3D printing applications in oil and gas

Accenture study sees 3D printing edging into mainstream. But technology fails to consumerize.

A recent study by Accenture, ‘A new dimension of opportunity; 3D printing’s potential for the energy industry’ claims, without much conviction, that ‘the consumerization of three-dimensional printing technologies will bring new opportunities for value creation in upstream and downstream operations.’ Three dimensional printing (3DP) has seemingly ‘been around for more than 30 years’ but is only now ‘edging into mainstream manufacturing.’ A trend driven by a ‘convergence of increased technology sophistication, lower equipment costs and diversification of 3D-printable materials.’

Who is using 3DP in oil and gas today? One example is GE Oil and Gas which has used plastic and metal 3D printers to reduce the design loop for prototyping some parts from 12 weeks to just 12 hours. The company is also ‘reported to be considering’ using 3DP to produce electric submersible pumps.

So much for the evidence, but what of the potential? For Accenture’s researchers, ‘We are now at an inflection point with 3DP. By integrating 3DP into the fabric of their operations, oil and gas companies will be able to transform the effectiveness of upstream supply chains, as well as bringing new markets and new sources of revenue to their downstream businesses.’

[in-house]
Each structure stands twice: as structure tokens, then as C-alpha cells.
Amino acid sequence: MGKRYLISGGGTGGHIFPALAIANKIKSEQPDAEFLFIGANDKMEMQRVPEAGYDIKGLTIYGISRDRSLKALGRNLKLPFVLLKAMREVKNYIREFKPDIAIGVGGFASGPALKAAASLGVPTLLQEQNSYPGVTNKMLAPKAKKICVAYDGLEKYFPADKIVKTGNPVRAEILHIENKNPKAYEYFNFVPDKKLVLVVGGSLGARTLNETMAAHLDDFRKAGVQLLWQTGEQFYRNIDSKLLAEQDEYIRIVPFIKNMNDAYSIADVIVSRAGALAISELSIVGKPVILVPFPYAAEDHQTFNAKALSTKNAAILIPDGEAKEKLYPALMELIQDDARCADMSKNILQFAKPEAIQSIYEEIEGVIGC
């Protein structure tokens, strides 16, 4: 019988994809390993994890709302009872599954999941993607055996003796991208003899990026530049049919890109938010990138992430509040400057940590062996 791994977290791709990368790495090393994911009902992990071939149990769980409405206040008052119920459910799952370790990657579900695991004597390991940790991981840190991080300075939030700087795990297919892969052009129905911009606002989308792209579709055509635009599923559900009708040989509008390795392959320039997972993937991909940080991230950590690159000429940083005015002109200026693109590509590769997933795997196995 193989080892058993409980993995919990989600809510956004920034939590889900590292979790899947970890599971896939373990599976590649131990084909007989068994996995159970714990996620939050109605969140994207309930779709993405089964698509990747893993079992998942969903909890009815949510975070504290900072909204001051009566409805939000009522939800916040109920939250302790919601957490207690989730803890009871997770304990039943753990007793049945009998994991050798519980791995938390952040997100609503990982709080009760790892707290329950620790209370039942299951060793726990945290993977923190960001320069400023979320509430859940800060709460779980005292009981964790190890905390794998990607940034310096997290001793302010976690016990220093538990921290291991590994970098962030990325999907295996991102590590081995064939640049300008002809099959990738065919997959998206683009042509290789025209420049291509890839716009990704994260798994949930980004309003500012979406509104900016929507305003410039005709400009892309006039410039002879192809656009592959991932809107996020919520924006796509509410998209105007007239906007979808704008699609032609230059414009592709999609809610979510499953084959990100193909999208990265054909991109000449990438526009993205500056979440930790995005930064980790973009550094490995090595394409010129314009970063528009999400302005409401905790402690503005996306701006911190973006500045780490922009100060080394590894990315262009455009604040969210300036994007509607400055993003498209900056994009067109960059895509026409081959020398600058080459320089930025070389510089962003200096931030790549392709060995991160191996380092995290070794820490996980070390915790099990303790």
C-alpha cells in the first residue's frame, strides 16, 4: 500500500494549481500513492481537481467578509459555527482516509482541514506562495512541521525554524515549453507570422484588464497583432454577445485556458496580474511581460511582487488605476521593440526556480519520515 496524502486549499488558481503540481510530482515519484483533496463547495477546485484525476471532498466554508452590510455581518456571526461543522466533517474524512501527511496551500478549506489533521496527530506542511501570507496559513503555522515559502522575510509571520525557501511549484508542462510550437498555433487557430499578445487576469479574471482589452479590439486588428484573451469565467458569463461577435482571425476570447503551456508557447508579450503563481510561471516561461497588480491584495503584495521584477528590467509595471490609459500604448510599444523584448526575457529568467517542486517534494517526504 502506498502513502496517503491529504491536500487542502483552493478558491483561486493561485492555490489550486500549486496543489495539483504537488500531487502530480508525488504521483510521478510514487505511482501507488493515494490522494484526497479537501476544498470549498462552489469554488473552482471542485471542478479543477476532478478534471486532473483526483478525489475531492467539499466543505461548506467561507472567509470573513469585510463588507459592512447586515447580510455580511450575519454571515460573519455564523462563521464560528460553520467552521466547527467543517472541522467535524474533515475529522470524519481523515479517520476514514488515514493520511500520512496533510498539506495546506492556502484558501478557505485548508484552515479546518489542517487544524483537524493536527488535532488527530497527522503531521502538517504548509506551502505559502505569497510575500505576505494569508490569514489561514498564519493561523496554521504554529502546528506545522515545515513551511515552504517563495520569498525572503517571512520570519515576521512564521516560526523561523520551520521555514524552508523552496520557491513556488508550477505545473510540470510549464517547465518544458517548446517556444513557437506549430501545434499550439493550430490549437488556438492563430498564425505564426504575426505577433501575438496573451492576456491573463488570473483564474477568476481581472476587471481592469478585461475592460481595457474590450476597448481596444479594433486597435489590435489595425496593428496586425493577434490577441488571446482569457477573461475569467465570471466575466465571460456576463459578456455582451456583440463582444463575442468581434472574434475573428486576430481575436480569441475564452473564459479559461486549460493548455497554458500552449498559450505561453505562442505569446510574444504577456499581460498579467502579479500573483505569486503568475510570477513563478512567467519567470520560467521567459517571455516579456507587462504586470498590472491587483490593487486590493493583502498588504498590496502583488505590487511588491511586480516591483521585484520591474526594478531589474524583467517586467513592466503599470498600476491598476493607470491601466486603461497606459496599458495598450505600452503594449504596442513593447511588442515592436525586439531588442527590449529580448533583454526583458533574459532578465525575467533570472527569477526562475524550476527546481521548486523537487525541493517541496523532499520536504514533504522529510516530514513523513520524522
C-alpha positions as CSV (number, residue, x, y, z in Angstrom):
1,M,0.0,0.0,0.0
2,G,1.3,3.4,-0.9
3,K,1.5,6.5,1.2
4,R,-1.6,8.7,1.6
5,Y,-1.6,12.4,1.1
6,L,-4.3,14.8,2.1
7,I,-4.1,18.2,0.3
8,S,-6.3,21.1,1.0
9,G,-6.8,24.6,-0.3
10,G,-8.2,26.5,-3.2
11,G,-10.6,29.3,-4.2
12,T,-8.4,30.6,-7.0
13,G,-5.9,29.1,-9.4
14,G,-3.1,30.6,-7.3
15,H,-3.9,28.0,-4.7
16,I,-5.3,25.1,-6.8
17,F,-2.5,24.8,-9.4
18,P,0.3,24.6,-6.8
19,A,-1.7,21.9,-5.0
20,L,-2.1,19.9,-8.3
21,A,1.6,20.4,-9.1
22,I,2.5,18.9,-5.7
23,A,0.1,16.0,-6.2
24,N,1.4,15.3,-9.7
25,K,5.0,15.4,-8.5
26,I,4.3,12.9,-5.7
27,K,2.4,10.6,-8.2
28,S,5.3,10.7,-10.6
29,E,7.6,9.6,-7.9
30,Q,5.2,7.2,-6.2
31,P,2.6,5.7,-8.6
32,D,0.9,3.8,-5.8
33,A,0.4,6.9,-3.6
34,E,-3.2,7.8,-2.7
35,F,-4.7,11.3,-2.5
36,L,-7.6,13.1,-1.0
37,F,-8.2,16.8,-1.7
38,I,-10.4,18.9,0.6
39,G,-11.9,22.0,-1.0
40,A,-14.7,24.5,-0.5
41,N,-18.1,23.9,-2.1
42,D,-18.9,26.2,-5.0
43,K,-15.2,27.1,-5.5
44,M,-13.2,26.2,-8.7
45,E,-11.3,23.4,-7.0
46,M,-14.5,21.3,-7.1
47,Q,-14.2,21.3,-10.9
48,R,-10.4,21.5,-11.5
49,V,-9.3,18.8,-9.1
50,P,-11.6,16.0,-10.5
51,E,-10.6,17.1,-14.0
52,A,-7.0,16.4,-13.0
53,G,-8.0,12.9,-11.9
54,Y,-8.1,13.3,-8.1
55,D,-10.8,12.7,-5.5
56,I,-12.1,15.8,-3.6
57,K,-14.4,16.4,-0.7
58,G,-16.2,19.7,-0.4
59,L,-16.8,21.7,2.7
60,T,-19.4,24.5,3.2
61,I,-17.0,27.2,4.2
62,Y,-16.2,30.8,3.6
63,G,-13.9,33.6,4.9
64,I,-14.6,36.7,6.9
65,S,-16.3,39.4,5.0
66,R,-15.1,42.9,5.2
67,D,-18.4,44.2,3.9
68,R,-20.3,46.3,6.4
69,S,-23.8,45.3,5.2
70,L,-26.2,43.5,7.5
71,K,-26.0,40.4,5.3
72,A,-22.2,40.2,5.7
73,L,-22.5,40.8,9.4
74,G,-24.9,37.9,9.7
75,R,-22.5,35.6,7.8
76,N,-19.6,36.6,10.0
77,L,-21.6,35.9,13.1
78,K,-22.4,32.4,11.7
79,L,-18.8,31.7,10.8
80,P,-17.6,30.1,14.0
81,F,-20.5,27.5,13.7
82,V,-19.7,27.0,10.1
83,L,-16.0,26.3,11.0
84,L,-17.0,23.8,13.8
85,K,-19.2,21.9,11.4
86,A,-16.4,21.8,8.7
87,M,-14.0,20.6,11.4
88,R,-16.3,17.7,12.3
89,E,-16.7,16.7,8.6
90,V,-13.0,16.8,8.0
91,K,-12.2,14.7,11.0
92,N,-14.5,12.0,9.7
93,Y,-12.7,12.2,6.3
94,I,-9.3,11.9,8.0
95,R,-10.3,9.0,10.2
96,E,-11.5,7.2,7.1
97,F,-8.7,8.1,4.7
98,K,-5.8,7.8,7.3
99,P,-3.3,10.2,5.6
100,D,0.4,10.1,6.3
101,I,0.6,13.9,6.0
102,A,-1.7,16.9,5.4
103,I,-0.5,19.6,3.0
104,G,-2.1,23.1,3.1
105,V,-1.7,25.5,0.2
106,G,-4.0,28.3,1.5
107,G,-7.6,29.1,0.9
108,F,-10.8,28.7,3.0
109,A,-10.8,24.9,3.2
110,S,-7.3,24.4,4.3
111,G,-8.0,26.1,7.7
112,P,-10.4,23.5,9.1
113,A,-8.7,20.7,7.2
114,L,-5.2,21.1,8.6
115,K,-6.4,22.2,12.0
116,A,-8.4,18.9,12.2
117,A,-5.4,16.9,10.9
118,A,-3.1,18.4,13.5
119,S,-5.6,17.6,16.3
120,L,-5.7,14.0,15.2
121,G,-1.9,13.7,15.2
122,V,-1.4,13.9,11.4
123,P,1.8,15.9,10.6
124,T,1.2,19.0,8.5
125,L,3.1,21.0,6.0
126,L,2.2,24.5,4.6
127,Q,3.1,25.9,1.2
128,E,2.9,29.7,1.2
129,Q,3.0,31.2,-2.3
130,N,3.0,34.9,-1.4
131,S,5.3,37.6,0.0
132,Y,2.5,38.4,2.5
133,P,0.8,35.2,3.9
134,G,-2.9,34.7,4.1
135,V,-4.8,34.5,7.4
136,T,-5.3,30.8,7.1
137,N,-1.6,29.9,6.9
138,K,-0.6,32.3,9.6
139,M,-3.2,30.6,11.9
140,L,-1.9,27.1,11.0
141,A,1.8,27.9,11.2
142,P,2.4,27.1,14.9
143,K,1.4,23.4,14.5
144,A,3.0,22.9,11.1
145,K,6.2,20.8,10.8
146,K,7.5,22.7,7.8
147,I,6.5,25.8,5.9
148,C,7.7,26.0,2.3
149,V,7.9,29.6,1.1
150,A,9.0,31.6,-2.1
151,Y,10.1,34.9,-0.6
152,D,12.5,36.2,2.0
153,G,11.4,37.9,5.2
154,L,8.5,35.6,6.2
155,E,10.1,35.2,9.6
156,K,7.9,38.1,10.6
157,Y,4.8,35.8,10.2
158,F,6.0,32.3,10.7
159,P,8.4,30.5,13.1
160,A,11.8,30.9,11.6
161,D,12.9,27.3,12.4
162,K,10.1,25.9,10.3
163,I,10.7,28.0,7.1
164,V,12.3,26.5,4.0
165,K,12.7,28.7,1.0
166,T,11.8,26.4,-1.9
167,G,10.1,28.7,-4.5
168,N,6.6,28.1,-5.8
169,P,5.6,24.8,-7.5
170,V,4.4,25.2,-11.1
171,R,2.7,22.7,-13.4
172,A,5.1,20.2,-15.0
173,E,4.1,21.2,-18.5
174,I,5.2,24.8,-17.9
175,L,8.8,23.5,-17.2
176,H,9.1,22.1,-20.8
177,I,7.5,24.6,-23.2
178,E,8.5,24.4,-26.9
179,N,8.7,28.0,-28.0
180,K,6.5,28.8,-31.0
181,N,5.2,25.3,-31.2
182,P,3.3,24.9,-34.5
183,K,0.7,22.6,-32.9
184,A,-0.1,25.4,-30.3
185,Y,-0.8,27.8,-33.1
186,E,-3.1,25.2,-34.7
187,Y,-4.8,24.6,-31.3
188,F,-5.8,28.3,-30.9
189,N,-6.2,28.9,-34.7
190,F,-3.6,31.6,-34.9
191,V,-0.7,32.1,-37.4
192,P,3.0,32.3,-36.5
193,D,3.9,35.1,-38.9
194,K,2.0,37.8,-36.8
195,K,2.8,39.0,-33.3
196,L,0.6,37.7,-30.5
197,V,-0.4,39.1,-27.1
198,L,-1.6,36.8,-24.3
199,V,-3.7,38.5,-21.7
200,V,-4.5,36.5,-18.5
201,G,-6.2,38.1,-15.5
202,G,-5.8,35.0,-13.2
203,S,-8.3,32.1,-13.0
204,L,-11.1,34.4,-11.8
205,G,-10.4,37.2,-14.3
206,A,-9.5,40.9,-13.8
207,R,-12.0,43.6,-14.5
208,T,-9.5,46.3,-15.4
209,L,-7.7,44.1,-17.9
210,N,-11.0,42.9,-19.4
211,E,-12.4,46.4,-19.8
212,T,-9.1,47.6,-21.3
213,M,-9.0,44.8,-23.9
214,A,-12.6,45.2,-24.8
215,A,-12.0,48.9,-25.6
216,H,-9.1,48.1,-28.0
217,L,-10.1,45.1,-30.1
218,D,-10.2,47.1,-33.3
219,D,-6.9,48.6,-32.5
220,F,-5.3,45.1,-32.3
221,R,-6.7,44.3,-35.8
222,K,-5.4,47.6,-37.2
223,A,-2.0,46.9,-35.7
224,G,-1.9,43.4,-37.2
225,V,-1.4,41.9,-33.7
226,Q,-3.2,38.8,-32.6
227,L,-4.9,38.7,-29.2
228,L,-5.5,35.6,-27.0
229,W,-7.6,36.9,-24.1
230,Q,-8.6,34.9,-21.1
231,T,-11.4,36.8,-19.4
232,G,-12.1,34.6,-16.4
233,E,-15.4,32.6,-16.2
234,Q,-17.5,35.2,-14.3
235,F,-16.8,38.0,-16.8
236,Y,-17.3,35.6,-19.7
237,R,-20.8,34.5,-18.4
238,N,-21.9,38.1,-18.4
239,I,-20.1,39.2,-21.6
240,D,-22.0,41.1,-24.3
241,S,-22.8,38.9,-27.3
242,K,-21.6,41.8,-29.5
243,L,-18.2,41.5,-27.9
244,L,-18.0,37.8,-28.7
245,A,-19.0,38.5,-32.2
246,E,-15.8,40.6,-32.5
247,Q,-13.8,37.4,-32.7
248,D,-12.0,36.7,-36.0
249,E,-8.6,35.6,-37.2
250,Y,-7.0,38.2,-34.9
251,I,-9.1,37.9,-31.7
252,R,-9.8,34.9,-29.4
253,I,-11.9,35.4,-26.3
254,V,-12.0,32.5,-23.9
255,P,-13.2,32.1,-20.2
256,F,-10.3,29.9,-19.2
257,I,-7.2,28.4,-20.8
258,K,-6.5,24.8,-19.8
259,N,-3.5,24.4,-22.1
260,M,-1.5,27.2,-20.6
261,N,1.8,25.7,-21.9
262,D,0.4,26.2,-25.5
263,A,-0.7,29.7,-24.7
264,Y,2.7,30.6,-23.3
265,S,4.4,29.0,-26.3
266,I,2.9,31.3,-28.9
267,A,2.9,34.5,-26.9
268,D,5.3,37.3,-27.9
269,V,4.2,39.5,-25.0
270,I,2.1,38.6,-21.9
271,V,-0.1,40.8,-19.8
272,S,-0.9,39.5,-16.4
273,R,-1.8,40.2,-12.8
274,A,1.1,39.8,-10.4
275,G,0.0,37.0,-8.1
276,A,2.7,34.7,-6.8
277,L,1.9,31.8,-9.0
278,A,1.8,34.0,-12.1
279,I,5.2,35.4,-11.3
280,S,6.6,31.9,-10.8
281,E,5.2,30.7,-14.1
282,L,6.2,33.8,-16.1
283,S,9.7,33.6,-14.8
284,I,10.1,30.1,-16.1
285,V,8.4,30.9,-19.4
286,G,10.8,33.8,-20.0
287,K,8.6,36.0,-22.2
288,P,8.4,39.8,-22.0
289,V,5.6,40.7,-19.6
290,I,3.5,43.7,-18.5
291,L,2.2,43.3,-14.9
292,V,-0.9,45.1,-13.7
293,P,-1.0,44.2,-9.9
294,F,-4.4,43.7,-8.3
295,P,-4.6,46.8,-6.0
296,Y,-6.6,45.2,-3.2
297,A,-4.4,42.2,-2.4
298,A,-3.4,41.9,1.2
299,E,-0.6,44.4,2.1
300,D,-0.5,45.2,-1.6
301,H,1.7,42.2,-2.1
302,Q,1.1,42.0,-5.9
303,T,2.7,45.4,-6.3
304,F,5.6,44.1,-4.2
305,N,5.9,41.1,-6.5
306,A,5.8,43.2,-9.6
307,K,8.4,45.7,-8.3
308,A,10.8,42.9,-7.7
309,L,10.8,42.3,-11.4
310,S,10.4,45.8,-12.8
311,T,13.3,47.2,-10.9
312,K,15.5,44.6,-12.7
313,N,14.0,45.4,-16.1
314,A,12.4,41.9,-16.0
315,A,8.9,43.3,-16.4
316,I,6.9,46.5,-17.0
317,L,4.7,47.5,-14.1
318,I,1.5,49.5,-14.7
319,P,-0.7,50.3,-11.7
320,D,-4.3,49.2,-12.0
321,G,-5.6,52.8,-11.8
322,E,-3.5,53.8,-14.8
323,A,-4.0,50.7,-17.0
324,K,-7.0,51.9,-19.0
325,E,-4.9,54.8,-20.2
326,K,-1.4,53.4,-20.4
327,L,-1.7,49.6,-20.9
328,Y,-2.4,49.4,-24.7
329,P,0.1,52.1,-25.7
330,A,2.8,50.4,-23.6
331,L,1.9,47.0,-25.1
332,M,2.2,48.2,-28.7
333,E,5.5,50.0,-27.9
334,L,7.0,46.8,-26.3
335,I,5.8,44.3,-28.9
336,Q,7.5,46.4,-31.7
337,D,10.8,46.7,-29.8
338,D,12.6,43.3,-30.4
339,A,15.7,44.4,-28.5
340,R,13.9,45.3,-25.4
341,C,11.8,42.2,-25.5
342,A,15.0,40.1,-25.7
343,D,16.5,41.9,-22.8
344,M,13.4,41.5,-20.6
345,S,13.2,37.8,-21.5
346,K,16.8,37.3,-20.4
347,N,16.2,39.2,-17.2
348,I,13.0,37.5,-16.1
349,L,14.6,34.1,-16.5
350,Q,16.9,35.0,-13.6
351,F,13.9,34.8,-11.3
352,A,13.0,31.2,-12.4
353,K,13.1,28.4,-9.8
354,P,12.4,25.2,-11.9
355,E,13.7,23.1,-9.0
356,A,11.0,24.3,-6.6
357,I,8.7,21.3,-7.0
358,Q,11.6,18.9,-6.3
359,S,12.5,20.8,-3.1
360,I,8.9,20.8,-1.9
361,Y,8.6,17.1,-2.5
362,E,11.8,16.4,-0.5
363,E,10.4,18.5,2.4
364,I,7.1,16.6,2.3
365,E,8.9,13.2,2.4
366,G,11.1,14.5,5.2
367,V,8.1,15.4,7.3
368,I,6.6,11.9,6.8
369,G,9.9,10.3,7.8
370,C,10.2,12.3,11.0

According to Accenture, the 3DP market is expected to quadruple over the next decade to $12 billion as it moves from prototyping to manufacturing. But a report in the Financial Times, ‘3D printers still not printing money’ has it that shares in 3DP manufacturers have halved in value in 2014 as the technology appears to be failing to ‘consumerize.’

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